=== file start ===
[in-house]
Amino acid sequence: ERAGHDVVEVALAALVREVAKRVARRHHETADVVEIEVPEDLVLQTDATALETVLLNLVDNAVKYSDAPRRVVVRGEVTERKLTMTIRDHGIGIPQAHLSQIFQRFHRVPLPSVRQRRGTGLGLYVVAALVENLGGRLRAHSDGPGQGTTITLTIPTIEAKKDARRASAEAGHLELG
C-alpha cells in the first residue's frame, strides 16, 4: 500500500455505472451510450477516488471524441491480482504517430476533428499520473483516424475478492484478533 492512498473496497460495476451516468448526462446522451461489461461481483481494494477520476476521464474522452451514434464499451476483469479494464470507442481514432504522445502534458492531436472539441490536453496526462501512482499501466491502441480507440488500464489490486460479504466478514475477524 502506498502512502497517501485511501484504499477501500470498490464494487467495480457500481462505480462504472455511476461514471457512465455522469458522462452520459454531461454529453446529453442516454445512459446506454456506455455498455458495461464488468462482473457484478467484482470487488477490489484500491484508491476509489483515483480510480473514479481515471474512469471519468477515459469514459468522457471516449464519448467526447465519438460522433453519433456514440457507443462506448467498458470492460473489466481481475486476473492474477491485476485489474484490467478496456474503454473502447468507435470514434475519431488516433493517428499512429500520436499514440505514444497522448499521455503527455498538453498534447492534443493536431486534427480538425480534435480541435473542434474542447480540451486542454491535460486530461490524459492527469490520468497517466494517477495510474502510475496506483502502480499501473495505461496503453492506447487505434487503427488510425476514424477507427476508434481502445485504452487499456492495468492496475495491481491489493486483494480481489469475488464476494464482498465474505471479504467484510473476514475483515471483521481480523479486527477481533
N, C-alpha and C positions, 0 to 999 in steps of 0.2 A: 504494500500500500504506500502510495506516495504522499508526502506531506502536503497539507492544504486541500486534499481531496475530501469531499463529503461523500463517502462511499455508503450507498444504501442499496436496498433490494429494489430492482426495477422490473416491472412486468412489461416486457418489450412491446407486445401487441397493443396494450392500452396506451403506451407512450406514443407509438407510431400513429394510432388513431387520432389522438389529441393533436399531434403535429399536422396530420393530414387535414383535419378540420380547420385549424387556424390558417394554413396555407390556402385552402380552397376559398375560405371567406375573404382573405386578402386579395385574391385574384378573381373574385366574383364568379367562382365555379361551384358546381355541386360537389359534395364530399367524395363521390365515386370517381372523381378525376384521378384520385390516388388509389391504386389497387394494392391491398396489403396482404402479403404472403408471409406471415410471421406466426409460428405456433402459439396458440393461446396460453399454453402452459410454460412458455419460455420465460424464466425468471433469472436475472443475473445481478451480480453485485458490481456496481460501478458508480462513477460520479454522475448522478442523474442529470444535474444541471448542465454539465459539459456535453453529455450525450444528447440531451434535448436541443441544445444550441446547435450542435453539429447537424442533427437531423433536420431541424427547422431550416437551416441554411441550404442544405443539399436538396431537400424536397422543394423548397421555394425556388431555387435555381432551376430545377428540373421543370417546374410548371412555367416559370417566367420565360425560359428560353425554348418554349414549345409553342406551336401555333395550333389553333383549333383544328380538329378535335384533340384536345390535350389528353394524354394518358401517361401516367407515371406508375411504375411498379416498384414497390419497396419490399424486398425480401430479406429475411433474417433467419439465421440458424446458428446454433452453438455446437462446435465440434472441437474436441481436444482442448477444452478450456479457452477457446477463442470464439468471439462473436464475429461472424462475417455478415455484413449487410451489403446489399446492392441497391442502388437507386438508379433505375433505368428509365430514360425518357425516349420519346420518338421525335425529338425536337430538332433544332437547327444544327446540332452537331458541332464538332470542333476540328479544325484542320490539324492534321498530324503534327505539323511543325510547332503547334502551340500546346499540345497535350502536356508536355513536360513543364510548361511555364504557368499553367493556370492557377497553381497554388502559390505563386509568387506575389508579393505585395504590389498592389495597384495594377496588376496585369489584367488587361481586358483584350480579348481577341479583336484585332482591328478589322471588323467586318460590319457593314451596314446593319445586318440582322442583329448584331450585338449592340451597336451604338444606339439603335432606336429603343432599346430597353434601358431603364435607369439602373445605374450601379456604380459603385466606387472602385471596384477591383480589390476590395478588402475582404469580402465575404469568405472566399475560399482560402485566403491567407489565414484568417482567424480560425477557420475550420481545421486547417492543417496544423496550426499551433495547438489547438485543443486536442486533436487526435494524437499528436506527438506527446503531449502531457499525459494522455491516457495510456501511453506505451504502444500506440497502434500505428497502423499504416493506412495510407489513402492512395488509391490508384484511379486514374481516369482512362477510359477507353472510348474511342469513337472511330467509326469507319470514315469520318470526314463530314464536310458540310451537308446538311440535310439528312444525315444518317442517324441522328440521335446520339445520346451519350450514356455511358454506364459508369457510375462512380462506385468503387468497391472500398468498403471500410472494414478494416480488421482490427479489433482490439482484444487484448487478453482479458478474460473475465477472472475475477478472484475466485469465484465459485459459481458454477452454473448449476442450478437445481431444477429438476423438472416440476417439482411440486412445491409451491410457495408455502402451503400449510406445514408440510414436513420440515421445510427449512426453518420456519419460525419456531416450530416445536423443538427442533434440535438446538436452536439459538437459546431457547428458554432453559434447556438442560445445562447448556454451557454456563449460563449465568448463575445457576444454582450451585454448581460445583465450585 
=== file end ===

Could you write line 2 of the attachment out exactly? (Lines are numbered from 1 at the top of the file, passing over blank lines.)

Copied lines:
Amino acid sequence: ERAGHDVVEVALAALVREVAKRVARRHHETADVVEIEVPEDLVLQTDATALETVLLNLVDNAVKYSDAPRRVVVRGEVTERKLTMTIRDHGIGIPQAHLSQIFQRFHRVPLPSVRQRRGTGLGLYVVAALVENLGGRLRAHSDGPGQGTTITLTIPTIEAKKDARRASAEAGHLELG